Casting John Wayne In Red River Saved Howard Hawks From A Behind-The-Scenes Crisis

By 1948, Howard Hawks had made just about every type of film over his then 22-year career when he decided to take on the most American of movie genres: the Western. Though he'd made plenty of films about rough and/or ruthless men (e.g. "Scarface," "Only Angels Have Wings" and "The Big Sleep"), the closest he'd come to making a true oater was with 1934's "Barbary Coast," which plays like more of a period crime film set in mid-1850s San Francisco. "Red River," written by Borden Chase and Charles Schnee (based on Chase's serialized novel "The Chisholm Trail"), would be the real deal.

And it almost fell apart before Hawks shot a frame of film.

While the story about Tom Dunson, a determined rancher who turns into a horse-riding Captain Ahab during a harrowing cattle drive from Texas to Missouri, was crammed with action and intrigue, it proved tonally problematic for Hawks' star. Gary Cooper had made several films with Hawks and many Westerns prior to "Red River," but he balked at portraying a cowboy who kills in cold blood and pledges to murder his own adopted son. Meanwhile, Cary Grant, who Hawks favored for the role of hired gun Cherry Valance, refused to sign on unless his part in the drama was expanded.

With the production start date approaching, Hawks realized he had to move on from the two A-listers. The next logical move for a filmmaker of his stature was to approach the leading man who'd helped transform the genre with John Ford in "Stagecoach." John Wayne was available. Barely. But he was not a fan of Hawks' approach to the movie, and requested a number of changes before committing.

John Wayne doubled the budget of Red River

According to Maurice Zolotow's biography "John Wayne: Shooting Star," Hawks had unusual ambitions for "Red River." One of his most interesting ideas was to surround the principal characters with real-life cowboys. This approach had much in common with the Italian neorealist classics being cranked out by the likes of Roberto Rossellini, Vittorio De Sica and Luchino Visconti, and it held absolutely zero appeal for Wayne.

The first hurdle to clear was fitting Wayne's salary into the movie's $1.5 million budget. Per Zolotow, the Duke told Hawks and producer Charlie Feldman they'd have to hit up United Artists for more money if they hoped to make a quality Western on his terms:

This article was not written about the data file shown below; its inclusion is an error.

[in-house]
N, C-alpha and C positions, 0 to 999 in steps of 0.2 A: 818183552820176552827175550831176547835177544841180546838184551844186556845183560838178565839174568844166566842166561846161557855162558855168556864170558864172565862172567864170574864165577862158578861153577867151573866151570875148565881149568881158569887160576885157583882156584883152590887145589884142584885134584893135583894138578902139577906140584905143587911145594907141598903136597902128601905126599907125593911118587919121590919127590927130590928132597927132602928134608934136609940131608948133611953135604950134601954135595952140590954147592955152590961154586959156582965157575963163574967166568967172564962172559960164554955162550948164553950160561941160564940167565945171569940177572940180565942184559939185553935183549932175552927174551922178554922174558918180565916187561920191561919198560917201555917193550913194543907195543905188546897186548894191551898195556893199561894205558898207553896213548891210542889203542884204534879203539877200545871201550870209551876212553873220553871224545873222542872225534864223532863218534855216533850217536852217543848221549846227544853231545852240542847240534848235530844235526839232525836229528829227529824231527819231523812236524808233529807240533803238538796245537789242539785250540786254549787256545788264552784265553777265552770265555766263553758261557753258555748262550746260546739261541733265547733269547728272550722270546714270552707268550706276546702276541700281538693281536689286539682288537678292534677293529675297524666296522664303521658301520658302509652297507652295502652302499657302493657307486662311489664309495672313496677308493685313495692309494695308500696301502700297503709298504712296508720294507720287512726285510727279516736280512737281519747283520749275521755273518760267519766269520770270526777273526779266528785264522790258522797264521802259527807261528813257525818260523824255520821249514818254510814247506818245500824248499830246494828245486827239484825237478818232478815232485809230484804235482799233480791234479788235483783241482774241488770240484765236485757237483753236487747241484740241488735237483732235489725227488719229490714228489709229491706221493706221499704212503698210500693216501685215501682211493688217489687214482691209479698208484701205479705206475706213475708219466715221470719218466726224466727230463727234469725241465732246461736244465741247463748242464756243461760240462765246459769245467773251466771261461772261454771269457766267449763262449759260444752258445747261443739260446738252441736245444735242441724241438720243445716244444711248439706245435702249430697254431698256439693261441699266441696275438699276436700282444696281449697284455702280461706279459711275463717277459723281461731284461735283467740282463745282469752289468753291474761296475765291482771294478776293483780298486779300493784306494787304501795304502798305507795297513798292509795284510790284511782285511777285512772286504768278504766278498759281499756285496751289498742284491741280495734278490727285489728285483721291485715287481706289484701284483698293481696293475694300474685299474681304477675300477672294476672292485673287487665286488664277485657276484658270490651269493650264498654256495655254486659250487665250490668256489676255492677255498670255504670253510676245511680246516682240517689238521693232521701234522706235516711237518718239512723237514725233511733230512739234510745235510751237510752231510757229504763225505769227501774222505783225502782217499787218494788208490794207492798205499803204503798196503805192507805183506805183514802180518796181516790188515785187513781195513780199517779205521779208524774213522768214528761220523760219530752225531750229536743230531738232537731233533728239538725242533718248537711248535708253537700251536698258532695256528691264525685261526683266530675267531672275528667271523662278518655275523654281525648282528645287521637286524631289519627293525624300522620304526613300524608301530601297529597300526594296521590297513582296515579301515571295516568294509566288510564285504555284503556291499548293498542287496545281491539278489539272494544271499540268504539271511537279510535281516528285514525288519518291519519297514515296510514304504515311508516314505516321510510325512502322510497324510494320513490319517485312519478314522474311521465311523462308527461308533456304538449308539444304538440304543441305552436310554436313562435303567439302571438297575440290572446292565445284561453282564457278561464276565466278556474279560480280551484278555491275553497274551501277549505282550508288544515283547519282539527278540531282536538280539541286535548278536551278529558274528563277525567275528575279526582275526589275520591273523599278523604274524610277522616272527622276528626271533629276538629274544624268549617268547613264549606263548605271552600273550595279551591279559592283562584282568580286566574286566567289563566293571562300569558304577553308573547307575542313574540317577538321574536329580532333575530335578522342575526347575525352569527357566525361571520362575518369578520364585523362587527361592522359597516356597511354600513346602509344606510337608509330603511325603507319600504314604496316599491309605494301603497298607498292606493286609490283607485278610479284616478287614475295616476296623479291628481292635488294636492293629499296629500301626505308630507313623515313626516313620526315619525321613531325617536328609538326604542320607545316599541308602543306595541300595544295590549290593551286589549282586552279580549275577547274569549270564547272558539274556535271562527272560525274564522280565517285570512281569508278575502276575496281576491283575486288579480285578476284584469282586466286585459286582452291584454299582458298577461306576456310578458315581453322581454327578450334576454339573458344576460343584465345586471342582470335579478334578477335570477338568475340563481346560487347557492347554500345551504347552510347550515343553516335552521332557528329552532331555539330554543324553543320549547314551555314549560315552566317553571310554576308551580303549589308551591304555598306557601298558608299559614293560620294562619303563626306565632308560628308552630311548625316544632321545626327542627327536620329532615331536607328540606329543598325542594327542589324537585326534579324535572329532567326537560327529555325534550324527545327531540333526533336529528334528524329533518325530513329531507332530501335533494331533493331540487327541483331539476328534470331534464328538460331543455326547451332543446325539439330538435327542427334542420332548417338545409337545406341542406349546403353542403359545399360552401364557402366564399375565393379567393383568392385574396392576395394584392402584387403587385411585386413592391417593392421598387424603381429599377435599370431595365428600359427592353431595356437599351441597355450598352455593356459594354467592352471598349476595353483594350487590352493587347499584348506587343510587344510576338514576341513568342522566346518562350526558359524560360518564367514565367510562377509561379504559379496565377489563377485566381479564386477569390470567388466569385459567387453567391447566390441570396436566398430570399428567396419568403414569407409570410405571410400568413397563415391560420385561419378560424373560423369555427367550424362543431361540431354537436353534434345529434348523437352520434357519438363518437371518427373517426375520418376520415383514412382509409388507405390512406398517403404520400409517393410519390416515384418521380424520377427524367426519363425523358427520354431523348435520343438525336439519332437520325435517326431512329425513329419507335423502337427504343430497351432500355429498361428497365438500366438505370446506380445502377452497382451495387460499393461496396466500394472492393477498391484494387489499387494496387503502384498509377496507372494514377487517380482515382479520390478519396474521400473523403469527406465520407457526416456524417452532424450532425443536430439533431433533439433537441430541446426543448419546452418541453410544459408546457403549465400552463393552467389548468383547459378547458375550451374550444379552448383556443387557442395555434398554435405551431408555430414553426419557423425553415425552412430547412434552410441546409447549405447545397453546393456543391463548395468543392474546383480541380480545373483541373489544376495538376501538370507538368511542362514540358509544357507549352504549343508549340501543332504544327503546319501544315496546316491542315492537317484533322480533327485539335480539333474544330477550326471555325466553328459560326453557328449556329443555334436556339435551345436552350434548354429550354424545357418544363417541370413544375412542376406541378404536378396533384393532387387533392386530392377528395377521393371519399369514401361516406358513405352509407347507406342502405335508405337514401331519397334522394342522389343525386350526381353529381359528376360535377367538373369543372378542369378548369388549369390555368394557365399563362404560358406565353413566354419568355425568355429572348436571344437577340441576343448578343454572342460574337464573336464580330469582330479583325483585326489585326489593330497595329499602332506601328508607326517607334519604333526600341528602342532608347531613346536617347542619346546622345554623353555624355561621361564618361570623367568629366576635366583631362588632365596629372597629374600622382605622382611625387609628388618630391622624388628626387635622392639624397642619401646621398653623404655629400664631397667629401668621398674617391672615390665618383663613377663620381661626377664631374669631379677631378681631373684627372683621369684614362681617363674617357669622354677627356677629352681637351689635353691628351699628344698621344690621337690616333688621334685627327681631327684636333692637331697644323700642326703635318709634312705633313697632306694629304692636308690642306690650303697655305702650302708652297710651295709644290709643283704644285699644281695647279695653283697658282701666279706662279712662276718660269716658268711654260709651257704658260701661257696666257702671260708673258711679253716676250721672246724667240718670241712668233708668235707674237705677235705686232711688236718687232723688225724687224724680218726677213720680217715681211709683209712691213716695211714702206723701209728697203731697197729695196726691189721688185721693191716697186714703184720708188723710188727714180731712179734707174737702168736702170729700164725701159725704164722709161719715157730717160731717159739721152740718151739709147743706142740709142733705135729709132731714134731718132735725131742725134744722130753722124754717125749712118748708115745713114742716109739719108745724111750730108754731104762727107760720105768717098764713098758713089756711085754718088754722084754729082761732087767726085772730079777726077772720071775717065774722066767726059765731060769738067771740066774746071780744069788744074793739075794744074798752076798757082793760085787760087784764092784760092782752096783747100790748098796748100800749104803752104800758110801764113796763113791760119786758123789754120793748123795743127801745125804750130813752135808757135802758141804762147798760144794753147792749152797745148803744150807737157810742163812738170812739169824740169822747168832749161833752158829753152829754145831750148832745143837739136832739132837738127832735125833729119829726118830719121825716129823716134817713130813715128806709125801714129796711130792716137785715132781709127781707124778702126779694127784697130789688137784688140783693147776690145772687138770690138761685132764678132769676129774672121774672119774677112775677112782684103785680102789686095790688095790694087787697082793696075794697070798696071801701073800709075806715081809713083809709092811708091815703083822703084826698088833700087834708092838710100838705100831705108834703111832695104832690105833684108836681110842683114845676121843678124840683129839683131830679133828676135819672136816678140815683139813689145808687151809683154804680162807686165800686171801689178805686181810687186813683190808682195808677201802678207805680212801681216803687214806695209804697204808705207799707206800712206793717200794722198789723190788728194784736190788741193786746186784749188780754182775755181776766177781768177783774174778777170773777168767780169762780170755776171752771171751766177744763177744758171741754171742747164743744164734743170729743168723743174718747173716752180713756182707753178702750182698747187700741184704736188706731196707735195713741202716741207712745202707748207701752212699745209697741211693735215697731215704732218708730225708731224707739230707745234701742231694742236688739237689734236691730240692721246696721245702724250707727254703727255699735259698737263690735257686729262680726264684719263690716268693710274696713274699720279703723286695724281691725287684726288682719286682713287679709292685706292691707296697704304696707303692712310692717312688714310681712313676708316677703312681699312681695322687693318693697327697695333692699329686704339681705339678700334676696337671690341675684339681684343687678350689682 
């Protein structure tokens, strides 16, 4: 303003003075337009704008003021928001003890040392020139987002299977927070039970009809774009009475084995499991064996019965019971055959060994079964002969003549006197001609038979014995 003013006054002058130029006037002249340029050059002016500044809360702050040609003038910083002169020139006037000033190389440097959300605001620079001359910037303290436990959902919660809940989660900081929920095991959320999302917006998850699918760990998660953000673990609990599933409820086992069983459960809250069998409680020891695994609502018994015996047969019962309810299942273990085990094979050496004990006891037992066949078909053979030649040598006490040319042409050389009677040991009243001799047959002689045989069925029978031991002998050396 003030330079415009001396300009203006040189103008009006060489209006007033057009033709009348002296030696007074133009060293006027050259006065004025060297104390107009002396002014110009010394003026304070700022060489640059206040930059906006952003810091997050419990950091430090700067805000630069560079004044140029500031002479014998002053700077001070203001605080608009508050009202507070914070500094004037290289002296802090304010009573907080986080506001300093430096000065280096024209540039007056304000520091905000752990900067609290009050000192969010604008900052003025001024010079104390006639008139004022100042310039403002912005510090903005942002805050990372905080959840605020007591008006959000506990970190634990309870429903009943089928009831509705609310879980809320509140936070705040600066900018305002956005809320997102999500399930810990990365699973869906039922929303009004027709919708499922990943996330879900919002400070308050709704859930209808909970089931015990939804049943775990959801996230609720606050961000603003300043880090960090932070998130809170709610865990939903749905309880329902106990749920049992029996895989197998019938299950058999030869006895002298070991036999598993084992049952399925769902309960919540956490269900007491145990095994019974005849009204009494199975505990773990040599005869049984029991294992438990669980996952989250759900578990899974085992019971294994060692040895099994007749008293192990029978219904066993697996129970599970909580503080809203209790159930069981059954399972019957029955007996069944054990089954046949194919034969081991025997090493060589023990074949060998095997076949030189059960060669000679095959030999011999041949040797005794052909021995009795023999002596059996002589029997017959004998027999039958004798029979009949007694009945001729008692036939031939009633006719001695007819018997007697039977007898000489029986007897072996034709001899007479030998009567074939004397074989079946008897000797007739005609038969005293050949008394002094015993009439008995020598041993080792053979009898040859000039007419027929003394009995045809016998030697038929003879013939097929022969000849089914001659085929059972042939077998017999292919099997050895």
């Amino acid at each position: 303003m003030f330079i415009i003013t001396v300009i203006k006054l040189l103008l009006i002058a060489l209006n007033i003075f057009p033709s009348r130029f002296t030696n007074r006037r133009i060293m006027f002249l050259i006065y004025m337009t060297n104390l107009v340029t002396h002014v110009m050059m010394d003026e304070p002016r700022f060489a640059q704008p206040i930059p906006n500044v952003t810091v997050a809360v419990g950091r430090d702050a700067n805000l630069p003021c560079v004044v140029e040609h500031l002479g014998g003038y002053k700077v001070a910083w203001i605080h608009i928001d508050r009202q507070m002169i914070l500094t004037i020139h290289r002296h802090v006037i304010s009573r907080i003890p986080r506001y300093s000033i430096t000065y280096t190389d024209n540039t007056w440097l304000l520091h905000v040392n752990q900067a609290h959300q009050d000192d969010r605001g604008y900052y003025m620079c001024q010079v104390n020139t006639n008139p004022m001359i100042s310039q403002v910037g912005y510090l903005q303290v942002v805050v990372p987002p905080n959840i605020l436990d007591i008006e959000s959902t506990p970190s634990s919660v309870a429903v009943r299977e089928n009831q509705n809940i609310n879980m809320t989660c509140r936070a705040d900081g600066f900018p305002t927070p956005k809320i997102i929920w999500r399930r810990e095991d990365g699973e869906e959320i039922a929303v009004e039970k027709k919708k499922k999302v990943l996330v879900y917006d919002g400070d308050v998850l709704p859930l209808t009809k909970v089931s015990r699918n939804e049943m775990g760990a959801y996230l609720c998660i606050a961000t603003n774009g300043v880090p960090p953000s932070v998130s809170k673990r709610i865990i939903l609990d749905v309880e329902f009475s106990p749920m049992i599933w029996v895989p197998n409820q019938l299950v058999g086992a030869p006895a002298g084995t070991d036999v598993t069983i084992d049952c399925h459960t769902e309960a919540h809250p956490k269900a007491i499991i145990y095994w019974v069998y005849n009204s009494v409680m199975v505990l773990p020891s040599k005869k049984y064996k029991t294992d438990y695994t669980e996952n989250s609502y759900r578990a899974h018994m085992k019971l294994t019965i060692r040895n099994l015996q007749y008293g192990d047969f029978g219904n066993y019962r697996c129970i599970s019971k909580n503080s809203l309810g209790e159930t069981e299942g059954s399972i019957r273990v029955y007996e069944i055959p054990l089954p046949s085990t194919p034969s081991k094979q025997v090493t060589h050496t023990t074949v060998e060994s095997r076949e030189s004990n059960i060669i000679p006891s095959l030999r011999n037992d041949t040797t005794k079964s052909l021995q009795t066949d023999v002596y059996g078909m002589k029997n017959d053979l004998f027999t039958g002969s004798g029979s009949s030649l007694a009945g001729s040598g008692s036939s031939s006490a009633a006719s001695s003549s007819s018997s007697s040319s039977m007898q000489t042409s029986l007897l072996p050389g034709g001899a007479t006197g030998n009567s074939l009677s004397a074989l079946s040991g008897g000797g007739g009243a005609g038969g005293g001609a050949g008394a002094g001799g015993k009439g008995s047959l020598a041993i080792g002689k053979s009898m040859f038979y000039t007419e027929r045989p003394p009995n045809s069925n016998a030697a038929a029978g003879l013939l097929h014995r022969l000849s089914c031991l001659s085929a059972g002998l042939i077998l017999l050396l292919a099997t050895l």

"They had a budget of just under a million and a half. My own salary was a hundred and fifty thousand and a percentage. I told them, if they can't get United Artists to spend at least two million five, they would never make this picture – they were thinkin' in terms of a blockbuster, you see. Actually 'Red River' cost three million and it grossed about ten."

Then Wayne addressed Hawks desire to cast amateurs. The star knew his way around making Westerns, and told them this was totally unfeasible:

"The next thing I said after I straightened them out on the budget was about these Arizona cowboys. No dice. Absolutely no amateurs. I told them flat out, I don't go in on this deal unless you get some professional western actors and a dozen trained western stuntmen."

Wayne and Hawks hit it off (and make more hits together)

Wayne might've gotten his way, but, surprisingly, he was okay with Dunson getting booted from the drive by his son, Matt (a young Montgomery Clift, who was one of the first method actors to break through in Hollywood). Though he did have ideas on how his ousting should play, the Duke didn't flinch from playing Dunson as a bit of a madman. This is a preview of the racist Ethan Edwards in Ford's "The Searchers," and it's a little terrifying at times.

Alongside "Fort Apache" and "3 Godfathers," "Red River" helped to make 1948 a phenomenal year for Wayne. People began taking him seriously as an actor, which paid off the following year with his first Academy Award nomination for Best Actor (in "Sands of Iwo Jima," though he was far more impressive in that year's "She Wore a Yellow Ribbon").

As for Hawks, he was on firm footing as a director of Westerns and Wayne. He'd go on to make three more oaters with the Duke (including the all-timer "Rio Bravo"), and the utterly goofy safari adventure "Hatari!" But they'd never again make anything quite as antiheroic as "Red River." From this point forward, when the Duke wanted to futz with his persona, he mostly went to Ford.